Newly found AIDS vaccine cuts risk of infection
An experimental AIDS vaccine has for the first time cut the risk of infection in humans in what scientists called a "breakthrough" in the quarter-century.
An experimental AIDS vaccine has for the first time cut the risk of infection in humans in what scientists Thursday called a "breakthrough" in the quarter-century fight against the epidemic.
But its application may be limited and a commercial vaccine may require more time.
The health minister of Thailand, where the trials were conducted, called the outcome a "very important step for developing an AIDS vaccine." Two U.N. agencies said they gave "new hope" in battling the disease but more work was needed.
At least one researcher suggested the vaccine might not be effective in areas and in instances where AIDS is most prevalent.
The vaccine is a combination of Sanofi-Pasteur's ALVAC canary pox vaccine and the failed HIV vaccine AIDSVAX, made by a San Francisco company called VaxGen and now owned by the nonprofit Global Solutions for Infectious Diseases.
The World Health Organization and the Joint UN Programme on HIV/AIDS congratulated the researchers for the "encouraging" results.
"The study results, representing a significant scientific advance, are the first demonstration that a vaccine can prevent HIV infection in a general adult population and are of great importance," they said in a statement.
The UN said it may not be possible to get licensing permission for the drug at the moment based on the results, and that further studies were needed to determine if the vaccine has the same effect in other parts of the world.
The trial was sponsored by the U.S. army and conducted by the Thai Ministry of Public Health. Officials from the two countries told a news conference in Bangkok the risk of infection had been cut by 31.2 percent among 16,402 volunteers.
"The result of the study is a very important step for developing an AIDS vaccine," Thai health minister Withaya Kaewparadai said. "It's the first time in the world that we have found a vaccine that can prevent HIV infection."
The result puzzled researchers, who said they could not understand why the vaccine combination was working.
Trial supporters jubilant
But it was a triumph for supporters, who went ahead with the giant trial despite criticism it was unethical or a waste of money because the vaccine was widely expected to have no effect.
"Myself, like others, did not think there was a very high chance that this would give any degree of efficacy," said Dr. Anthony Fauci of the U.S. National Institute of Allergy and Infectious Diseases, which helped pay for the study.
"But nonetheless, we went ahead with the trial and it was controversial to go ahead with it."
In Geneva, the World Health Organization and the Joint United Nationals Programme on HIV/AIDS said: "The study results, representing a significant scientific advance, are the first demonstration that a vaccine can prevent HIV infection in a general adult population and are of great importance."
Sanofi shares rose as much as 1.6 percent in early trade in Paris but gave up the gains to fall 0.24 percent to 50.75 euros by 0904 GMT (5:04 a.m. EDT), while the DJ health index was down 0.57 percent.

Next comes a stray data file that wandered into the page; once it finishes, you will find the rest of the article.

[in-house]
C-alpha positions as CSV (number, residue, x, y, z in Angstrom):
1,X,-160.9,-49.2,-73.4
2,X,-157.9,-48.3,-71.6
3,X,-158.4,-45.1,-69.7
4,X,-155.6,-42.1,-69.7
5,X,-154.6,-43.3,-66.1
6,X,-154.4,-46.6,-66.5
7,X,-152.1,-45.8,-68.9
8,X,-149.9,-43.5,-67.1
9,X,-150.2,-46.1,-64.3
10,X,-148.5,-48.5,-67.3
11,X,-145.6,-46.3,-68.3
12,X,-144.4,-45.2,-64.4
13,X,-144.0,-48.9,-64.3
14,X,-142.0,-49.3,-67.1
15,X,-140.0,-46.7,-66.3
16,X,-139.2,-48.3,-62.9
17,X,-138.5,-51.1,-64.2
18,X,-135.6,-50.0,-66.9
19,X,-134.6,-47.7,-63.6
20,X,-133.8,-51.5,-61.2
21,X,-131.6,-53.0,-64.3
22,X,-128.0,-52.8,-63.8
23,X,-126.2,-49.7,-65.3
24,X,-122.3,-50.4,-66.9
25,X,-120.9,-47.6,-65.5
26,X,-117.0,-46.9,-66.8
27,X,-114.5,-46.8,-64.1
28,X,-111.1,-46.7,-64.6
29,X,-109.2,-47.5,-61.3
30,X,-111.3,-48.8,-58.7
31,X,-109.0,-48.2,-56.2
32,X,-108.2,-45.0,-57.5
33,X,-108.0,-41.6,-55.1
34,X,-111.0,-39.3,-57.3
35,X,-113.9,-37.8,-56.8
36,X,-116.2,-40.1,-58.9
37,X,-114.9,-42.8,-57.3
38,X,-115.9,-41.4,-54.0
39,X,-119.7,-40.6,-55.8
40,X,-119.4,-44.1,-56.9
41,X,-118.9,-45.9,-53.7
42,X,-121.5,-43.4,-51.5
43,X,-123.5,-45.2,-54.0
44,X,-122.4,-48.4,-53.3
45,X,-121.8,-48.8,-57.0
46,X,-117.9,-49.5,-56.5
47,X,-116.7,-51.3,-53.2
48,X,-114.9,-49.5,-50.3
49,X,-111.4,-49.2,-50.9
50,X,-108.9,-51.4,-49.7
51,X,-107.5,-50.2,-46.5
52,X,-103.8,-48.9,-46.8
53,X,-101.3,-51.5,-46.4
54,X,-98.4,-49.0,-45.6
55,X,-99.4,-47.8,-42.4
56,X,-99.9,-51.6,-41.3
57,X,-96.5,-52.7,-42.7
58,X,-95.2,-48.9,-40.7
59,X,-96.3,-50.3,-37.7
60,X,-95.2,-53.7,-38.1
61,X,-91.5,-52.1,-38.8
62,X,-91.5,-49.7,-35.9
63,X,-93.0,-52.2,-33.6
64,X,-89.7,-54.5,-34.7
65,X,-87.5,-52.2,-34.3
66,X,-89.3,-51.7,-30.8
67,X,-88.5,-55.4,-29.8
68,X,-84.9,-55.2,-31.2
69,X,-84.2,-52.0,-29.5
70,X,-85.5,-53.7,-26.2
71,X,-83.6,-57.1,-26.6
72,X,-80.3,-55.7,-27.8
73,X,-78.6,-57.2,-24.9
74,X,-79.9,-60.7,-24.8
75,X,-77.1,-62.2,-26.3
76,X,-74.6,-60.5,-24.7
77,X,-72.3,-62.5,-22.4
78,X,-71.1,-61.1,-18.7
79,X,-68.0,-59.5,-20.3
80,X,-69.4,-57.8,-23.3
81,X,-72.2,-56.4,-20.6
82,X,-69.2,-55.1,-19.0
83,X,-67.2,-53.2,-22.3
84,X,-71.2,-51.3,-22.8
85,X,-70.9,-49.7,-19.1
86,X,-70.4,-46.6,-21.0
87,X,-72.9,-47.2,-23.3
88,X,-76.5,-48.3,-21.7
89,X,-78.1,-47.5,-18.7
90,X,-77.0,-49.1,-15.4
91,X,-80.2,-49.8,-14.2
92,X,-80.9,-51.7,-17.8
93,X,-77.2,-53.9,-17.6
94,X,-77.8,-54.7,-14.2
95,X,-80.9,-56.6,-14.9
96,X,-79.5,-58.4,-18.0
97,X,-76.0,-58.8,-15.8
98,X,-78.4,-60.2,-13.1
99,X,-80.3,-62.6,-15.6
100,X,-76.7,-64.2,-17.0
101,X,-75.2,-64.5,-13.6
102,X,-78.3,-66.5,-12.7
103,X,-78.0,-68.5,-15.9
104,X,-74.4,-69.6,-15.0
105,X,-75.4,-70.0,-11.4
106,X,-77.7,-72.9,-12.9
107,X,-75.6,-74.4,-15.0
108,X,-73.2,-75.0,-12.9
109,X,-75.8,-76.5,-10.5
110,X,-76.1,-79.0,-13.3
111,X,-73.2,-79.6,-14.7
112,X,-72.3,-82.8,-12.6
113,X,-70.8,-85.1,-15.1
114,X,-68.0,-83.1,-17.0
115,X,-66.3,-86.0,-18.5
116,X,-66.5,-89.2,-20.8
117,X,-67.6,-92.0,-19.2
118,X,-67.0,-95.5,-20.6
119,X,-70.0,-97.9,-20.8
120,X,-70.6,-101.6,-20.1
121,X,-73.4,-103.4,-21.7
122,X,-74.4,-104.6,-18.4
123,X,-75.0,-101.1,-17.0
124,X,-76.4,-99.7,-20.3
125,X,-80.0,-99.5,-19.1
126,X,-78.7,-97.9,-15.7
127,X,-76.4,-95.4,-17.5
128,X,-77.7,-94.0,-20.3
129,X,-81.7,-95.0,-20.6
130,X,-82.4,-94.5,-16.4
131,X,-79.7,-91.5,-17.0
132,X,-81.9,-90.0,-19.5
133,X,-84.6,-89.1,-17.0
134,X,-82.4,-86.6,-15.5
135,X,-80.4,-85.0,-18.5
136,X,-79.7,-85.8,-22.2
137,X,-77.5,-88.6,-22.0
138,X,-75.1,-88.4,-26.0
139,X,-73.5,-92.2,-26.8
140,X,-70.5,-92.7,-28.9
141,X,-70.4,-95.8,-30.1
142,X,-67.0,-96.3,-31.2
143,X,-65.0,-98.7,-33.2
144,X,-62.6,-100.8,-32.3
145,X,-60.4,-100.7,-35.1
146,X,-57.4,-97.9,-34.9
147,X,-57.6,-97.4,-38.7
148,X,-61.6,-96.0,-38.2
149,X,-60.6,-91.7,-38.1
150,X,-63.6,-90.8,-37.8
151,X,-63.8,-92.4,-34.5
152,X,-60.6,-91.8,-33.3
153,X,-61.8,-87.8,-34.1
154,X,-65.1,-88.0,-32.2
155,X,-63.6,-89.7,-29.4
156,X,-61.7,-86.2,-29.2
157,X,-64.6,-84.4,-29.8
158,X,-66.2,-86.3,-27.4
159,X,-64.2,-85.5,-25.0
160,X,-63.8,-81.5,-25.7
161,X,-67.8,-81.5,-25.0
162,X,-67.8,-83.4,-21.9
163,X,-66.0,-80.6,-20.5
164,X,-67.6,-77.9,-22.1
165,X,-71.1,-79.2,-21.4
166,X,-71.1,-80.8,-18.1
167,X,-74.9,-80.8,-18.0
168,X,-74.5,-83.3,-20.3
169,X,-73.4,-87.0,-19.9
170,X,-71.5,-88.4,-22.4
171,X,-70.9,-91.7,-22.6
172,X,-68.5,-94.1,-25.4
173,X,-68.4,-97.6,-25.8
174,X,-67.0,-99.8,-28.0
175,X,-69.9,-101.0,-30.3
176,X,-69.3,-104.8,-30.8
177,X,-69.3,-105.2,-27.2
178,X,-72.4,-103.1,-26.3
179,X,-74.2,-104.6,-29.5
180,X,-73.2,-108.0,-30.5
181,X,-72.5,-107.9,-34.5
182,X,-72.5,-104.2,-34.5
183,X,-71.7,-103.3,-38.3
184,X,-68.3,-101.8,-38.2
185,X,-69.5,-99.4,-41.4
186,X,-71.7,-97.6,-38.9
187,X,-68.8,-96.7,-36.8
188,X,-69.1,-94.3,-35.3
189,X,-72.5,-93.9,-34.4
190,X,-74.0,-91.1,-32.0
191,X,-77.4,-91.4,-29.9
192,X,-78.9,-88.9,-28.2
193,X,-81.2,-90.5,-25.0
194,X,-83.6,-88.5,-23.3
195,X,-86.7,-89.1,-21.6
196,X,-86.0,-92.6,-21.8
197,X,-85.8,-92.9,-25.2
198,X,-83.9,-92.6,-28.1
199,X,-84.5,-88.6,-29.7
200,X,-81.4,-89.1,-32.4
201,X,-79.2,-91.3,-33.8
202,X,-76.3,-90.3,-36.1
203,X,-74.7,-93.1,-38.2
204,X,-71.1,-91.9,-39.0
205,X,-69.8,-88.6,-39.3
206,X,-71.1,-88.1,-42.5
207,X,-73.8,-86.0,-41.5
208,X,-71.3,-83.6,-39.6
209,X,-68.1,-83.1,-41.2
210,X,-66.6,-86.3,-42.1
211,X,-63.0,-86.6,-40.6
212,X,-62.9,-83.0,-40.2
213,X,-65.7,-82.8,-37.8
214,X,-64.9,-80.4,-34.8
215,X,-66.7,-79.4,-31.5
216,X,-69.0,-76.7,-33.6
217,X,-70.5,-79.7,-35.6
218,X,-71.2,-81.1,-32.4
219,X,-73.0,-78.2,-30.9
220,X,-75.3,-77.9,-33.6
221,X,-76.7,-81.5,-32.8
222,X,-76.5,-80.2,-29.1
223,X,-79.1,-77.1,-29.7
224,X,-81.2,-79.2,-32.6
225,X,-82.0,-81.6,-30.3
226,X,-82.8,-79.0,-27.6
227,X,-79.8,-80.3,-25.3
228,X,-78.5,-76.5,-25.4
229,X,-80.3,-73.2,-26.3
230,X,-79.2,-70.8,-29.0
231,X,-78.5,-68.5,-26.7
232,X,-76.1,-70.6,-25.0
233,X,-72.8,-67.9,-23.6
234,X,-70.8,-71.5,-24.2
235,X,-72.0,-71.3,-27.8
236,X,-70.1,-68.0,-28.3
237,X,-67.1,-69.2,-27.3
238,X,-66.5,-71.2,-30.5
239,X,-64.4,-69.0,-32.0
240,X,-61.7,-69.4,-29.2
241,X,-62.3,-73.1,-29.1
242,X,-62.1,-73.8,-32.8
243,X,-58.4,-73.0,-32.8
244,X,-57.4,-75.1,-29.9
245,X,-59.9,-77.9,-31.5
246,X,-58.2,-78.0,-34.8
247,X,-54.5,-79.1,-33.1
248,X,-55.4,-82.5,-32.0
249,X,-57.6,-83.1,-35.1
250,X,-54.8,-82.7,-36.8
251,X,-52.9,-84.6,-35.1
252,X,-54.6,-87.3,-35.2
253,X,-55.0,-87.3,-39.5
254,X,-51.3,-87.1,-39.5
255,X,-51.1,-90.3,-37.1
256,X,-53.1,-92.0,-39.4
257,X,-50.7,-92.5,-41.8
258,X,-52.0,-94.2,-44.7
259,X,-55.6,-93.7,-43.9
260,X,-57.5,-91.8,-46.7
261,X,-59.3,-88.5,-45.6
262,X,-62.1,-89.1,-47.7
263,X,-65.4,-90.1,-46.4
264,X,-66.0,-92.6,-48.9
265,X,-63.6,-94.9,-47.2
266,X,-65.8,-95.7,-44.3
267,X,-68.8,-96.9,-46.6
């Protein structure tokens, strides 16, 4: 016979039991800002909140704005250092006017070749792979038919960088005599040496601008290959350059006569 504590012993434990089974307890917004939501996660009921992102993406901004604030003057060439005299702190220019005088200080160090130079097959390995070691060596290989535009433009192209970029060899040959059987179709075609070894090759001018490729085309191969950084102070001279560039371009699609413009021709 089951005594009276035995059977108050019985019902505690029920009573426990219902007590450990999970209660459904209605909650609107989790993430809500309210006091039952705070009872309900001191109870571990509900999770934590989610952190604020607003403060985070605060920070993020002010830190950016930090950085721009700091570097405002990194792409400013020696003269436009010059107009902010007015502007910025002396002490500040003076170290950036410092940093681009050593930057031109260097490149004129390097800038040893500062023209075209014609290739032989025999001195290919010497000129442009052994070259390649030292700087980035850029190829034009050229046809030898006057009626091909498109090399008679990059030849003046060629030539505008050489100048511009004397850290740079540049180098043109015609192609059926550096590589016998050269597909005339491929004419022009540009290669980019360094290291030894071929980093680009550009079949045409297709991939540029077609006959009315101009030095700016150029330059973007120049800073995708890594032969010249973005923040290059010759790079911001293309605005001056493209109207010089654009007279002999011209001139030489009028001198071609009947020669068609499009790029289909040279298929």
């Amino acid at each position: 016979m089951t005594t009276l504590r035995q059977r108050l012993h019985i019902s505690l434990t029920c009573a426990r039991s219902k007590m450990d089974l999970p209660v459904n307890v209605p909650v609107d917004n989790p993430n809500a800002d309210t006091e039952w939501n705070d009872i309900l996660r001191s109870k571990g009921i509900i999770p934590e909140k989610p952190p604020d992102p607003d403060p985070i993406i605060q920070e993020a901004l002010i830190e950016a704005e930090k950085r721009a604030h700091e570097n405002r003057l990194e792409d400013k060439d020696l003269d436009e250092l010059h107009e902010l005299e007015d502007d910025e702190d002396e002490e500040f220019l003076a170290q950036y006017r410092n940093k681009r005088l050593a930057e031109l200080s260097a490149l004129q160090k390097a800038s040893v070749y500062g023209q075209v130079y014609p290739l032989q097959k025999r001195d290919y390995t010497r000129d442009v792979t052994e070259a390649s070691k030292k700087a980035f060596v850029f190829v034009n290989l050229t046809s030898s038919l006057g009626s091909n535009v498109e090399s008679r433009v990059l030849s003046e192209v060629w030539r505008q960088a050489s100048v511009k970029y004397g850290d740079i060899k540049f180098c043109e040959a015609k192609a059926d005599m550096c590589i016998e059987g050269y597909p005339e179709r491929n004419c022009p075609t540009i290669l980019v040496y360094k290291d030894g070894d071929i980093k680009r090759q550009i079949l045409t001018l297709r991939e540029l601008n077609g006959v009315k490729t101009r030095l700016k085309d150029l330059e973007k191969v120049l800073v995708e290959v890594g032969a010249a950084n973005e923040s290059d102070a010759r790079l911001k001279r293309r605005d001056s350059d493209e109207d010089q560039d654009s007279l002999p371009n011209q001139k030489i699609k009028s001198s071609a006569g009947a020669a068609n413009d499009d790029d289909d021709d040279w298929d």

"We see no commercial vaccine available for some time yet, but the prospect has finally been raised (after 30 years of trying) that an effective vaccine is possible," said Michael Leacock, an analyst at ABN AMRO research.
More extensive work was needed, he said, before a vaccine could be suitable for regulatory approval.
Results remain inconclusive
Muddying the waters of the trial result, people who got the vaccine and who became infected anyway had just as much virus in their blood and just as much damage to their immune systems as HIV patients who went unvaccinated.
That meant the vaccine helped prevent infection but did nothing to affect the virus once it is in the body.
"We had 74 infections in the placebo group and 51 in the vaccine group," Dr. Jerome Kim, a U.S. Army colonel at the Walter Reed Army Institute of Research in Maryland, who helped lead the trial, said by telephone.
"Although the level of protection that we saw was clearly modest, the study is a major scientific advance," Kim said.
"It is the first evidence that the development of a safe and effective vaccine is possible. Although we don't have all the answers now, it does have important implications for the future of HIV vaccine design."
Kim said the vaccine might not work in the people and places where HIV is most common -- in Africa, among men who have sex with men and among injecting drug users.
"The vaccine was tested in Thailand and it is really specific for the strains that are circulating in Thailand now," Kim said.
Both Fauci and Kim noted that the vaccine was formulated specifically to work against two subtypes of the human immunodeficiency virus -- E, which circulates in Thailand and Southeast Asia, and B, common in the United States and Europe.
In a statement, Sanofi-Aventis Chief Executive Chris Viehbacher said that the company would continue its research into HIV in partnership with academics, governments, non-governmental organizations and other vaccine makers.
The volunteers in the trial got six immunizations over six months, four with ALVAC and two with AIDSVAX.
ALVAC is a genetically engineered canarypox virus that has spliced into it synthetic versions of three HIV genes. AIDSVAX is made using two versions of one HIV gene, one from the B subtype and one from the E subtype.
The AIDS virus infects an estimated 33 million people globally and has killed 25 million since it was identified in the 1980s. It affects immune cells called T-cells.
Cocktails of drugs can control the virus but there is no cure. In 2007, Merck & Co ended a trial of its vaccine after it was found not to work, and in 2003, AIDSVAX used alone was found to offer no protection, either.
Güncelleme Tarihi: 25 Eylül 2009, 21:01